Further refinement of the Odyssey for 2015 saw rider feedback from previous races taken on board. Along with the inclusion of the brilliant West Forrest Trails, the 50km course cut out the less popular ‘Yo Yo’ and ‘Casper Black’ trails, instead putting riders on trails ‘Vista’ and ‘Barre Warre’ to provide more flow and to make for an easier finish.
Finishing times were a little different to previous years as a result, with most riders taking between 3.5-4 hours to get around the 50km course. David Sagnol took out the Mens category in just 2:15, while Louise Betts finished in 2:43 to win the Women’s category.
J-Blood Reigns Supreme In 2015
As for the Men’s 100km race, it was a dominant Chris Jongewaard who notched up his 6th win at the 2015 Giant Odyssey. Finishing 6-mintues clear of Mark Tupalski, it was clear that Jongewaard was on another level to the competition as he stormed through the finish line chute at the Forrest Football Ground.
“I was one minute off the record but it was still a pretty fast day; and I had the time of my life out there,” said Jongewaard. “I always love coming here; they’re such good trails, the people are great and it’s an awesome atmosphere. Bring a group of friends over; it’s the perfect weekend and you’ve got to be here,” said Jongewaard.
As with the Women’s 100km race, the Men’s field was loaded with big-hitters who came in from all around the country, including Paul Van Der Ploeg, Ben Mather, Tom Goddard, and James Downing.
Melbourne local Rohin Adams had one of the rides of his life to finish in the top-5, his best result ever at the Odyssey.
“To be honest it feels bloody great,” said Adams when asked how he felt finishing in the top-10. “I have only missed the Odyssey a few times due to clashes with my grandma’s 90th and a wedding the (now ex) wife said was not negotiable. Every year I have set the goal of a top 10. In year 1 Phil Orr got me with 10kms to go putting me in 11th. Since then I have snapped chains, flatted, food flatted, cramped or just not been fit enough for it. To have not only been in the top 10 but to have finished 4th this year was a very special moment for me indeed. Fair to say I was emotional about it.”
There was plenty of action during the Men’s race, with XCE World Champion Paul Van Der Ploeg pulling out part way through after not quite feeling 100% on the day. World Cup contender Chris Hamilton was also in a world of pain, finishing down in 18th position. As they say, some days you’re the hammer, and some days you’re the nail.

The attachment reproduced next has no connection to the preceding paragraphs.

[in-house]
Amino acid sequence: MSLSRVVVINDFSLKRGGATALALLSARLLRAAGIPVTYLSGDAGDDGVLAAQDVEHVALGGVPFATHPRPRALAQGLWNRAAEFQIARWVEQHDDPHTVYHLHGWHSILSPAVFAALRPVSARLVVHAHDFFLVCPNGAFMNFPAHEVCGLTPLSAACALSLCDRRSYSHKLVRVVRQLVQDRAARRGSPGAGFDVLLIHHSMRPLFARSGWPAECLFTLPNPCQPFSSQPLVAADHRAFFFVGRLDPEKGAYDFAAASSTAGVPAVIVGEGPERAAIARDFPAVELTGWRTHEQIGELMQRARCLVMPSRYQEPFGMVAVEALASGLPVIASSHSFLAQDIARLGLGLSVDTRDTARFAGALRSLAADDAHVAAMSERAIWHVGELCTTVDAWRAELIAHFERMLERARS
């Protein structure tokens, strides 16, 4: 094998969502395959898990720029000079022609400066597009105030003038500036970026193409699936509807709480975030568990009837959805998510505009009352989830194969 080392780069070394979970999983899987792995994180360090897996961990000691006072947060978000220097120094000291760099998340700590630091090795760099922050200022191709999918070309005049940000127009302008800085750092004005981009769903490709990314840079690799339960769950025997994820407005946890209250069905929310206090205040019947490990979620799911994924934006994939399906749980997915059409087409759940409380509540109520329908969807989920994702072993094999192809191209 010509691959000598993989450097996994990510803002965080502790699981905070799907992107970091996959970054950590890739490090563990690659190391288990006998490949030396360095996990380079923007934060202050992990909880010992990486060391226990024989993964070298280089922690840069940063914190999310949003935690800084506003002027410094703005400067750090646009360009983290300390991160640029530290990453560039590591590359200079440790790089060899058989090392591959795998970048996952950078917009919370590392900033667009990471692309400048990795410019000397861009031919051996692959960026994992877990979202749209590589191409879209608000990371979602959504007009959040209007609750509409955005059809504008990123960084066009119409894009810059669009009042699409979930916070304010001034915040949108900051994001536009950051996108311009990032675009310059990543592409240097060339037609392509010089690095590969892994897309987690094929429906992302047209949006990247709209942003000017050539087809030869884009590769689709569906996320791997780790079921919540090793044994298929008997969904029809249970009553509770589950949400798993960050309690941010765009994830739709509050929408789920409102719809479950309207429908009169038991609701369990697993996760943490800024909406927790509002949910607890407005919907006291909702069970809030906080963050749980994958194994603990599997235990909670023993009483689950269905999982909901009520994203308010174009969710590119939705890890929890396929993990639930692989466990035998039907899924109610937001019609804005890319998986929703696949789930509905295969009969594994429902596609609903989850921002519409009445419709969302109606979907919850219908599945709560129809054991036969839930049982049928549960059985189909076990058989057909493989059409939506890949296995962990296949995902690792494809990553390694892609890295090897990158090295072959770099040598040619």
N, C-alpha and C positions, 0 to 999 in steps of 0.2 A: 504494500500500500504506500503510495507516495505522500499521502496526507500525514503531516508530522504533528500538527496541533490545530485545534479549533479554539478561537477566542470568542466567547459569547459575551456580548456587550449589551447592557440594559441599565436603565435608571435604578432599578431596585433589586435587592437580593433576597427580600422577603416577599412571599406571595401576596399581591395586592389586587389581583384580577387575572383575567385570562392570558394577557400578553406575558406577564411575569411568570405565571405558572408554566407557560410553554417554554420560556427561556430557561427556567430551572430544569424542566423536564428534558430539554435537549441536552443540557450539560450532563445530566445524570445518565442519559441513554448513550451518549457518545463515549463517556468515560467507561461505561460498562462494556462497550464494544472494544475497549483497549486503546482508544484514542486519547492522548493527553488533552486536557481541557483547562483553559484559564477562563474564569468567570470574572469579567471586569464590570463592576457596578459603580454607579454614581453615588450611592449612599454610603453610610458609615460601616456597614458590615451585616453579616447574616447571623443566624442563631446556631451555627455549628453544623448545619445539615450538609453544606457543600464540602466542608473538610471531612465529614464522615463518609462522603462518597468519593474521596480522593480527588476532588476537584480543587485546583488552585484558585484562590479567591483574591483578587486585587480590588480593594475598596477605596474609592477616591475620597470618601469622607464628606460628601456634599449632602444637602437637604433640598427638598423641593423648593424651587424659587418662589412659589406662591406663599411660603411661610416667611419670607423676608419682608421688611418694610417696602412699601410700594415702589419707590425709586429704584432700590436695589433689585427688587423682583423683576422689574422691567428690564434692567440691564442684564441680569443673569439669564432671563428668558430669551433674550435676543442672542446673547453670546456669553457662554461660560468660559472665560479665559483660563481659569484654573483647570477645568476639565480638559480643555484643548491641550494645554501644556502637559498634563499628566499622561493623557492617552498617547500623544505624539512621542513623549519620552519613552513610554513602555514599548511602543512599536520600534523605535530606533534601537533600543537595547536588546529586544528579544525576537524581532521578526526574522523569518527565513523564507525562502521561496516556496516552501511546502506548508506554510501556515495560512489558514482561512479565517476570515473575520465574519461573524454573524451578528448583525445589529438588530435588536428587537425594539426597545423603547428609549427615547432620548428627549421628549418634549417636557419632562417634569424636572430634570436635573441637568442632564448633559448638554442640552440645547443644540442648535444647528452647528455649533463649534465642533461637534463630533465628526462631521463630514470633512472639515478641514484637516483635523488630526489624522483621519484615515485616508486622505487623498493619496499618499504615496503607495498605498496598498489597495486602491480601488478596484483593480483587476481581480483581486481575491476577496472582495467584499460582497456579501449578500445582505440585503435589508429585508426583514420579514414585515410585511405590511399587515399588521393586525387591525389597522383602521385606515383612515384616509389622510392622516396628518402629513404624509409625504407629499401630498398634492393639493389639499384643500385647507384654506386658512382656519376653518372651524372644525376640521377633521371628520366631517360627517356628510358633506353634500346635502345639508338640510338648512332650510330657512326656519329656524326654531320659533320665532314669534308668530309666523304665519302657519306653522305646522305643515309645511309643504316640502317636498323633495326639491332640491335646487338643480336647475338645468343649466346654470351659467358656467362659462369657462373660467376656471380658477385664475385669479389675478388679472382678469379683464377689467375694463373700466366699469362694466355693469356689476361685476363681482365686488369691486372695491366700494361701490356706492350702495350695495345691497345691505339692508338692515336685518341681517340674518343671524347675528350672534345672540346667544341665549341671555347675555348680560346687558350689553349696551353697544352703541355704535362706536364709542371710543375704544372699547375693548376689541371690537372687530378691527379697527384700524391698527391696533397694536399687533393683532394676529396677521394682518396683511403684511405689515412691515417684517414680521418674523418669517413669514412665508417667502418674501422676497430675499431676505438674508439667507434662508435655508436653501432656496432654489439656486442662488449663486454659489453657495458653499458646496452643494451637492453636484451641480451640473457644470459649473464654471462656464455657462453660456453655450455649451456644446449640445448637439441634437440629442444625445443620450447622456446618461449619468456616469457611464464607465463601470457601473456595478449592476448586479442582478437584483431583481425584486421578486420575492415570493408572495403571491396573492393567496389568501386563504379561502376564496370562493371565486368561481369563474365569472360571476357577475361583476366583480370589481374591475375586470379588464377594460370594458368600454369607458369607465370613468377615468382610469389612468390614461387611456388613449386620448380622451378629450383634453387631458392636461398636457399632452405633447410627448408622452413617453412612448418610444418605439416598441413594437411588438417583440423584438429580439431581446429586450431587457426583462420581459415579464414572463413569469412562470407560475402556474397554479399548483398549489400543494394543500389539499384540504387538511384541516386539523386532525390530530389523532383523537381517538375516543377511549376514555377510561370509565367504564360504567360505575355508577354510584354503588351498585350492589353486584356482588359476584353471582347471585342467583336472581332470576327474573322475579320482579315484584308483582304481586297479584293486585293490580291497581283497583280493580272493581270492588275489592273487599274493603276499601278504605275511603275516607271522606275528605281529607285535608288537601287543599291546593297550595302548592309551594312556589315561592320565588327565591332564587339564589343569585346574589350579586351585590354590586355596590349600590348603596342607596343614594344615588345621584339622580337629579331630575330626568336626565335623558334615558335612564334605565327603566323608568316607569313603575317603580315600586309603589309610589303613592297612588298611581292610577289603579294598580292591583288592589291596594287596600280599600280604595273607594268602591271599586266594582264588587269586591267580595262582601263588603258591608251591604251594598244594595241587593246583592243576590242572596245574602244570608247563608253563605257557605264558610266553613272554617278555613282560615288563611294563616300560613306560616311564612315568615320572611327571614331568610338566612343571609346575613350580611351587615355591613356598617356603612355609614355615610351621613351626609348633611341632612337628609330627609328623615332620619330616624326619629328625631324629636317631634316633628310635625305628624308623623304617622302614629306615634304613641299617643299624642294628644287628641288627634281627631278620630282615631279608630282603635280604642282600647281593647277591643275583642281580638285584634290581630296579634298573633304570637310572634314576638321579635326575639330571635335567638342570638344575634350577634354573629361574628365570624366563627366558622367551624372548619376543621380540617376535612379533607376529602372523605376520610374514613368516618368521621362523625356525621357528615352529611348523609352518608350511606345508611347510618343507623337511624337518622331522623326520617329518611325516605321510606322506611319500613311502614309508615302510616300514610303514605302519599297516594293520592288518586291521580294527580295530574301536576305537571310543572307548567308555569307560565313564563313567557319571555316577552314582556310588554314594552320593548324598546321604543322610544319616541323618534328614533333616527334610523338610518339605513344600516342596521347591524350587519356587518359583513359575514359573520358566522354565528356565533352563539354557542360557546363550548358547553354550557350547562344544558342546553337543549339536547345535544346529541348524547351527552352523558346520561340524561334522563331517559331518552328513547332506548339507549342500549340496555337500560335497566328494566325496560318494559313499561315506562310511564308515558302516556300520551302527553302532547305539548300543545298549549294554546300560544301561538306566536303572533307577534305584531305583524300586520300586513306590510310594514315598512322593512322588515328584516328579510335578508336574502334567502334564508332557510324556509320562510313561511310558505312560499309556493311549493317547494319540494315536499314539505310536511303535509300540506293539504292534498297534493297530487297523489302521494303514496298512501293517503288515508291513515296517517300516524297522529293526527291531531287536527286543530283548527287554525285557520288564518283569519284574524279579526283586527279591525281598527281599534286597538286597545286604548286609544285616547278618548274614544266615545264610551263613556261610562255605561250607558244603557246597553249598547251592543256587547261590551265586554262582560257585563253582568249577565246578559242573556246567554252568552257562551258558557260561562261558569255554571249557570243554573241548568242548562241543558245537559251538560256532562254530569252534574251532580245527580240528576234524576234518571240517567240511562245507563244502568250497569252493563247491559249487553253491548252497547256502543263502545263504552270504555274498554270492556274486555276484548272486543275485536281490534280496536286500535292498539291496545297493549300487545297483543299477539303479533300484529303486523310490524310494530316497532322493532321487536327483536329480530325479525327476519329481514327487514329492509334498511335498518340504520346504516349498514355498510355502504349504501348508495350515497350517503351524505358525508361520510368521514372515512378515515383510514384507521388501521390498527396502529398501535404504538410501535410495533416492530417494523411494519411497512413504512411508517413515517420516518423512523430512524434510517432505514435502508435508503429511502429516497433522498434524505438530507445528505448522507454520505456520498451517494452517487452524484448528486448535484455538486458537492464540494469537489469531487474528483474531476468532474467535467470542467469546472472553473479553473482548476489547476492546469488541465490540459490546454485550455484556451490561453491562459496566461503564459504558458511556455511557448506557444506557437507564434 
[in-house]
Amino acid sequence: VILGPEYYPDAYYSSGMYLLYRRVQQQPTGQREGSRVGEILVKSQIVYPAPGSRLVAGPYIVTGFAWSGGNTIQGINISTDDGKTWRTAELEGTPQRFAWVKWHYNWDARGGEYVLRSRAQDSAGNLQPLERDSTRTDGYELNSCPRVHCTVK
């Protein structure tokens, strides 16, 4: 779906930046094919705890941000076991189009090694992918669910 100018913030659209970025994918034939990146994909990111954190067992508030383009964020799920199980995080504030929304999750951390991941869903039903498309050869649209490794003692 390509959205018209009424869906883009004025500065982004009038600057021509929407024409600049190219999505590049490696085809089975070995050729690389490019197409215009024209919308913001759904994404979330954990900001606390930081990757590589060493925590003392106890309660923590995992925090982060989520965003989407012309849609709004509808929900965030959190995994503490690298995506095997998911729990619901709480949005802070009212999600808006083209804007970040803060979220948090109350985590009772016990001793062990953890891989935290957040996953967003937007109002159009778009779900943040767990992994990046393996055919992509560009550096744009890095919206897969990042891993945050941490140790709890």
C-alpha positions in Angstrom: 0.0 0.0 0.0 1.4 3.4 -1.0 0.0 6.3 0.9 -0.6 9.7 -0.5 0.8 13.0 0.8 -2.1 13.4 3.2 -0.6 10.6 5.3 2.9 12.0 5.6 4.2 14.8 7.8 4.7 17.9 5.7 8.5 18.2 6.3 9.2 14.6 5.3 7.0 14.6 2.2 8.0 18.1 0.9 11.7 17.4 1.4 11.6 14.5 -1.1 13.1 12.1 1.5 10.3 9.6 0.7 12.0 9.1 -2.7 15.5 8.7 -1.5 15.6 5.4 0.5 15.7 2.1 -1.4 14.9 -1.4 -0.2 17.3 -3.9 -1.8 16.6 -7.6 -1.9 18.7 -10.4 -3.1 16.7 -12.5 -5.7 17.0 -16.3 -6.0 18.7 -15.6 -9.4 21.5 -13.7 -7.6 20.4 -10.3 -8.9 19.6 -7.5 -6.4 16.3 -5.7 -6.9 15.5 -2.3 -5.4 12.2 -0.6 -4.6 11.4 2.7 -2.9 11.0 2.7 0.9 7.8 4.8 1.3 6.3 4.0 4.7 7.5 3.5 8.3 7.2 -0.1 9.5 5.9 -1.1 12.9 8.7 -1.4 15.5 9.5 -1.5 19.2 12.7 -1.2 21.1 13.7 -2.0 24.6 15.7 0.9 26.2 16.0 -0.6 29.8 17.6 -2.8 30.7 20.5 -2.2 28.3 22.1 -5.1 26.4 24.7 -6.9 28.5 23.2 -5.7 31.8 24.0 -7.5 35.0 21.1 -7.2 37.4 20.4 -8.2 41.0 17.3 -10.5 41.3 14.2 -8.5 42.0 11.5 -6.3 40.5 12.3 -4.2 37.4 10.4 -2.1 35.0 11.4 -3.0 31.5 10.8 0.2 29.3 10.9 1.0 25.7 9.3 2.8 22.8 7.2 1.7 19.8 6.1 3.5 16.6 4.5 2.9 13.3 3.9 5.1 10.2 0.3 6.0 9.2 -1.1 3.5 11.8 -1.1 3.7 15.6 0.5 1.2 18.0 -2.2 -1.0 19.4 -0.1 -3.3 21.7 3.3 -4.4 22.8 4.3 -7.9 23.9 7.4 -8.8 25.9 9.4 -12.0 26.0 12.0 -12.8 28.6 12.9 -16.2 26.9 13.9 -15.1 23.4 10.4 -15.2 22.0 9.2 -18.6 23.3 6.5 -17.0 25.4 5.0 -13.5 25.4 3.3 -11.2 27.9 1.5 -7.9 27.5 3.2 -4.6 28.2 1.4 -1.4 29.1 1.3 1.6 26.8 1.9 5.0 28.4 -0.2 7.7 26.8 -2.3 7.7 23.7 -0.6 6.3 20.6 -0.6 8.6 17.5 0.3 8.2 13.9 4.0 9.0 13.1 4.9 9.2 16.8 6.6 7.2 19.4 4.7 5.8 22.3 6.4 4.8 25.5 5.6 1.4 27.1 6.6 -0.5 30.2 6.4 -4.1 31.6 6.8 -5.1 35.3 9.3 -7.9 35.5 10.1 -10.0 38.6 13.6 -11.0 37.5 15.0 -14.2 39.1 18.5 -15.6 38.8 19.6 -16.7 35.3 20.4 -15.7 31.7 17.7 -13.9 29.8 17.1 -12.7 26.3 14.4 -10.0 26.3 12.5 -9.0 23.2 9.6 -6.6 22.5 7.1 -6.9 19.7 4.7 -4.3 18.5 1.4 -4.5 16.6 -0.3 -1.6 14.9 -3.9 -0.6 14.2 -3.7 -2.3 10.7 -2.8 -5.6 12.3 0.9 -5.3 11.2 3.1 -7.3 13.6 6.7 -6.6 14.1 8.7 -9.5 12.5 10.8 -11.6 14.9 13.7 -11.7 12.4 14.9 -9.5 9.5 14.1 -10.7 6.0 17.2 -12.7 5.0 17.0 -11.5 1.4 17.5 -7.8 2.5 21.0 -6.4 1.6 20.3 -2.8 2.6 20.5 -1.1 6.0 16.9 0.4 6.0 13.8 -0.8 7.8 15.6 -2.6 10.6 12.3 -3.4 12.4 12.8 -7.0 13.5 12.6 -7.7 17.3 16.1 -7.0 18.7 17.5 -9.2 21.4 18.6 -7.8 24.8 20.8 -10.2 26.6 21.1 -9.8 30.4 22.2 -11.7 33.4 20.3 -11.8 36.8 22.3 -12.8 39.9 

“As we left for the last loop and hit the big climb Tupalski put on some gas and only Ben Mather, Tobias Lestrell and I could go,” said Adams on how the race panned out in the latter stages. “I was once again maxing out and starting to regret having done very little heart rate training or racing. But I knew the longer I could hold on the more distance I could get on the boys behind and this was my chance of top 5. I blew up, but held as much speed as I could. When I came across Mather with about 7kms to go I was to be honest surprised. His back was playing up and he wished me luck, congratulated me on the chase and that was that. From there I was all emotion as I just put everything I had left into getting to the finish.”
Broadcast updates through the loudspeakers at the Forrest Football Ground kept everyone on their toes throughout the day as spectators eagerly anticipated the arrival of their friends and family at the finish line. Adams ended up 10-minutes behind Jongewaard, with Tupalski taking 2nd place and Tobias Lestrell finishing just 30-seconds clear of Adams in a tight finish.
A Decade Of Odysseys
Next year marks the 10th year for the Otway Odyssey, and given how successful 2015 was, we’re certain that Rapid Ascent will be turning it on yet again. There have also been some recent announcements about funding for further trail development for the Forrest region, which should only serve to cement this towns reputation for providing quality mountain biking.
Either way, we’re sure that many riders will be back next year to tackle the Odyssey, whether they’re gunning for a podium position in the Elite field, or are simply looking to beat their time from this year. Given the accessibility of the Giant Odyssey to a wide range of riders, you can bet that there’ll also be plenty of new competitors looking to challenge themselves in their own personal Odyssey.